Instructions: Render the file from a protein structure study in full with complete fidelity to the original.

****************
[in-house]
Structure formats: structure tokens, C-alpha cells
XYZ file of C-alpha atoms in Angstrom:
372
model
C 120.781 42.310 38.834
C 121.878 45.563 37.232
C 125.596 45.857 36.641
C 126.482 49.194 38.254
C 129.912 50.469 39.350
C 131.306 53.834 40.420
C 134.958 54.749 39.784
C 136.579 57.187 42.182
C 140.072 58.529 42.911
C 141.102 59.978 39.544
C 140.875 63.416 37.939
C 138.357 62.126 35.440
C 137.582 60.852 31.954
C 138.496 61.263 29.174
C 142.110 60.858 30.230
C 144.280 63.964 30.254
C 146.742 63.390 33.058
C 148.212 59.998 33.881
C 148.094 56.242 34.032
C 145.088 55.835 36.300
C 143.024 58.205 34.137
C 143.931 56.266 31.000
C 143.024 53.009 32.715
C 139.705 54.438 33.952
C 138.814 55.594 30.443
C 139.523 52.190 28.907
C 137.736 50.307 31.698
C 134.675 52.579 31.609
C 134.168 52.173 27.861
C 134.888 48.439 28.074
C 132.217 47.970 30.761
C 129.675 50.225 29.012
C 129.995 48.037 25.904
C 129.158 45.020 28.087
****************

[in-house]
Structure formats: structure tokens, C-alpha cells
XYZ file of C-alpha atoms in Angstrom:
372
model
C 120.781 42.310 38.834
C 121.878 45.563 37.232
C 125.596 45.857 36.641
C 126.482 49.194 38.254
C 129.912 50.469 39.350
C 131.306 53.834 40.420
C 134.958 54.749 39.784
C 136.579 57.187 42.182
C 140.072 58.529 42.911
C 141.102 59.978 39.544
C 140.875 63.416 37.939
C 138.357 62.126 35.440
C 137.582 60.852 31.954
C 138.496 61.263 29.174
C 142.110 60.858 30.230
C 144.280 63.964 30.254
C 146.742 63.390 33.058
C 148.212 59.998 33.881
C 148.094 56.242 34.032
C 145.088 55.835 36.300
C 143.024 58.205 34.137
C 143.931 56.266 31.000
C 143.024 53.009 32.715
C 139.705 54.438 33.952
C 138.814 55.594 30.443
C 139.523 52.190 28.907
C 137.736 50.307 31.698
C 134.675 52.579 31.609
C 134.168 52.173 27.861
C 134.888 48.439 28.074
C 132.217 47.970 30.761
C 129.675 50.225 29.012
C 129.995 48.037 25.904
C 129.158 45.020 28.087